Progressive Web App template with a responsive, touch-first layout.
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A Progressive Web App template with a responsive layout and mobile app look & feel.

This template is built with just HTML, JavaScript and CSS so that it can be eventually integrated with your favourite development environment and build tools.


  • Progressive Web App
  • Responsive touch-first layout with:
    • collapsing header/footer
    • drawer layout (side menu panel)
    • example news list adapter with lazy-loaded items
  • Modular and component-based structure using zUIx.js
  • In-browser bundler: can pack all resources in a single file and boost-up loading speed
  • PWA LightHouse score 98/100

LightHouse Report

Demo Website

How to use this template

The ./source folder contains the development version of the website, while the ./docs folder the production bundled version.

Basic usage

If you have Node.js installed, for a quick setup you can use the integrated web server which will serve files from the ./source folder. Install the development dependencies with npm install and then start the web server:

npm start

If you don't want to use the integrated web server, you can setup any other web server by creating a new host with the root path pointing to the ./source folder.

Site structure in brief

The main file is the index.html. This file includes some layout bits that are located in the layout/ folder and the main application pages that are located in the pages/ folder.

      home/ (folder with other files referenced in home.html/js)
         news_list/ (folder with other files referenced in news_list.html/js)

A simple page is defined by the .css and .html files. A page might also require some bits of JavaScript in which case also a .js file with the same base name is present.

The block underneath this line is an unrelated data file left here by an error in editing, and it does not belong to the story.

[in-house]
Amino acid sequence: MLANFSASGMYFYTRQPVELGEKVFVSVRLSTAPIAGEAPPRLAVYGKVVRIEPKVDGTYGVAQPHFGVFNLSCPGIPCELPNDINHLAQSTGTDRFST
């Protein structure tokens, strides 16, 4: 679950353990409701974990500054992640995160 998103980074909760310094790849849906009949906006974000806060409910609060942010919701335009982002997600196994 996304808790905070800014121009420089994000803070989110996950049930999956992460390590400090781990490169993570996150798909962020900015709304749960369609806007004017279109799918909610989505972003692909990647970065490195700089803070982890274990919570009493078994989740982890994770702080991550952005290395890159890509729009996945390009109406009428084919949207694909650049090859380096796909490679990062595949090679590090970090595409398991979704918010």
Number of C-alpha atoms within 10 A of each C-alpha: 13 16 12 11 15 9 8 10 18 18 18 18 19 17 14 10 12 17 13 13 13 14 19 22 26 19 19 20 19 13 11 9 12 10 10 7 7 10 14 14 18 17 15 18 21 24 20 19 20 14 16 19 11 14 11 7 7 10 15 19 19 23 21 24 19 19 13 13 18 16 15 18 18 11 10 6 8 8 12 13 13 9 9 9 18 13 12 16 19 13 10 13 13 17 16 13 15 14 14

A page might also include some other local bits that are placed in a subfolder with the same base name of the page like shown in the above structure for the home page.

The shared/ folder contains indeed bits that are shared across the whole application and that are usually referenced by different pages.

As you can see in the index.html file those pages and layout bits are loaded using some special tag attributes that are data-ui-include (to load simple content pages) and data-ui-load to load pages or components that also have a JavaScript controller.

index.html (main body)

<!-- The header with profile icon button for opening the drawer layout (side menu panel) -->
<header data-ui-include="layout/header"


  <!-- HOME -->
  <section data-ui-include="pages/home"></section>

  <!-- SEARCH -->
  <section data-ui-include="pages/search"></section>

  <section data-ui-include="pages/notifications"></section>

  <!-- MESSAGES -->
  <section data-ui-include="pages/messages"></section>


<!-- The footer with toolbar buttons -->
<footer data-ui-include="layout/footer"

<!-- The DrawerLayout used for the app-wide side menu panel -->
<div data-ui-load="@lib/controllers/drawer_layout"
  <!-- Add Navigation Drawer content -->
  <div data-ui-include="shared/main_menu"></div>

For a deeper insight on using these special attributes for component-based developemnt with zUIx.js see related link at the bottom of this page.

The news list

In order to display the list of news articles, the pages/home is using the pages/home/news_list component.

pages/home.html (snippet)


<!-- Top Stories -->
<div data-ui-load="pages/home/news_list"

<!-- World News -->
<div data-ui-load="pages/home/news_list"


Once the news_list component is loaded it will read the attribute data-o-rss of the element and download the RSS feed specified by it. Then it will parse the RSS feed and render it to the wrapping element. This component is just an example and you can modify and adapt it to work with any data source or it can be replace with a server-side rendering approach.

About the @lib prefix